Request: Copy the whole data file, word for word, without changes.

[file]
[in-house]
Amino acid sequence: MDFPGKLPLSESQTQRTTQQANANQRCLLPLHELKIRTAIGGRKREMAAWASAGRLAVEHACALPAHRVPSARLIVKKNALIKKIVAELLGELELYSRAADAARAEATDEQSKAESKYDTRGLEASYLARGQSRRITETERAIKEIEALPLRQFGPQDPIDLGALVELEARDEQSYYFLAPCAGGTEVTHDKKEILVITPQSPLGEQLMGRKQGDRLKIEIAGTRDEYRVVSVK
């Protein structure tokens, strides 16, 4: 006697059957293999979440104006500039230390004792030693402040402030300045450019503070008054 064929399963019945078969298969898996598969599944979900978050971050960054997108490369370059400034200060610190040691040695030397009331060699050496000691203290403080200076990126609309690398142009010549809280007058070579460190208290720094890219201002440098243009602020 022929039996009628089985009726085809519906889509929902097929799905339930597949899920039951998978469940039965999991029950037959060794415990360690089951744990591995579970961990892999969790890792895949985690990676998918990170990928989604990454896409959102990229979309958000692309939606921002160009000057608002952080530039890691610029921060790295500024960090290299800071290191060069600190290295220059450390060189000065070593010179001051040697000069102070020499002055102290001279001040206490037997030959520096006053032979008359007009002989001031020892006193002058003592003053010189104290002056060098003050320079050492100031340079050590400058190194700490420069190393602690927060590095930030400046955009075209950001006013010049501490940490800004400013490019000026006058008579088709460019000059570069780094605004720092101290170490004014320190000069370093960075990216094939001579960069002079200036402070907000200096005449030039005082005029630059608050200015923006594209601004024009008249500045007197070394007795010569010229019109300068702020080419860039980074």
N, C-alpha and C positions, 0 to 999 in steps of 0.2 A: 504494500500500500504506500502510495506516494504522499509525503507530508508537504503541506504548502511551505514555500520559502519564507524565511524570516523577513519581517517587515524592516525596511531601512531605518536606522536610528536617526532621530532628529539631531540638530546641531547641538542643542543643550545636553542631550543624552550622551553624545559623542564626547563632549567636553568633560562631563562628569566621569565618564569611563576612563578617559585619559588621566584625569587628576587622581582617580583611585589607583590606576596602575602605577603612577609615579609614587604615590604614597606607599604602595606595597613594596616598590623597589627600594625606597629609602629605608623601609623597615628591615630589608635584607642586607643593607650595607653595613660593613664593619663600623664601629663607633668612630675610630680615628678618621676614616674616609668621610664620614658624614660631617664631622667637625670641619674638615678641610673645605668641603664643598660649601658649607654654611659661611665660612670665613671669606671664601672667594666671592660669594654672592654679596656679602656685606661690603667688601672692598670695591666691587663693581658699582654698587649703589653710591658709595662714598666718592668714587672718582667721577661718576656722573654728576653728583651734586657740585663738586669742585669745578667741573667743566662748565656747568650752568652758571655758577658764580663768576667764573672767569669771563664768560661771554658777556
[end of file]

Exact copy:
[in-house]
Amino acid sequence: MDFPGKLPLSESQTQRTTQQANANQRCLLPLHELKIRTAIGGRKREMAAWASAGRLAVEHACALPAHRVPSARLIVKKNALIKKIVAELLGELELYSRAADAARAEATDEQSKAESKYDTRGLEASYLARGQSRRITETERAIKEIEALPLRQFGPQDPIDLGALVELEARDEQSYYFLAPCAGGTEVTHDKKEILVITPQSPLGEQLMGRKQGDRLKIEIAGTRDEYRVVSVK
């Protein structure tokens, strides 16, 4: 006697059957293999979440104006500039230390004792030693402040402030300045450019503070008054 064929399963019945078969298969898996598969599944979900978050971050960054997108490369370059400034200060610190040691040695030397009331060699050496000691203290403080200076990126609309690398142009010549809280007058070579460190208290720094890219201002440098243009602020 022929039996009628089985009726085809519906889509929902097929799905339930597949899920039951998978469940039965999991029950037959060794415990360690089951744990591995579970961990892999969790890792895949985690990676998918990170990928989604990454896409959102990229979309958000692309939606921002160009000057608002952080530039890691610029921060790295500024960090290299800071290191060069600190290295220059450390060189000065070593010179001051040697000069102070020499002055102290001279001040206490037997030959520096006053032979008359007009002989001031020892006193002058003592003053010189104290002056060098003050320079050492100031340079050590400058190194700490420069190393602690927060590095930030400046955009075209950001006013010049501490940490800004400013490019000026006058008579088709460019000059570069780094605004720092101290170490004014320190000069370093960075990216094939001579960069002079200036402070907000200096005449030039005082005029630059608050200015923006594209601004024009008249500045007197070394007795010569010229019109300068702020080419860039980074």
N, C-alpha and C positions, 0 to 999 in steps of 0.2 A: 504494500500500500504506500502510495506516494504522499509525503507530508508537504503541506504548502511551505514555500520559502519564507524565511524570516523577513519581517517587515524592516525596511531601512531605518536606522536610528536617526532621530532628529539631531540638530546641531547641538542643542543643550545636553542631550543624552550622551553624545559623542564626547563632549567636553568633560562631563562628569566621569565618564569611563576612563578617559585619559588621566584625569587628576587622581582617580583611585589607583590606576596602575602605577603612577609615579609614587604615590604614597606607599604602595606595597613594596616598590623597589627600594625606597629609602629605608623601609623597615628591615630589608635584607642586607643593607650595607653595613660593613664593619663600623664601629663607633668612630675610630680615628678618621676614616674616609668621610664620614658624614660631617664631622667637625670641619674638615678641610673645605668641603664643598660649601658649607654654611659661611665660612670665613671669606671664601672667594666671592660669594654672592654679596656679602656685606661690603667688601672692598670695591666691587663693581658699582654698587649703589653710591658709595662714598666718592668714587672718582667721577661718576656722573654728576653728583651734586657740585663738586669742585669745578667741573667743566662748565656747568650752568652758571655758577658764580663768576667764573672767569669771563664768560661771554658777556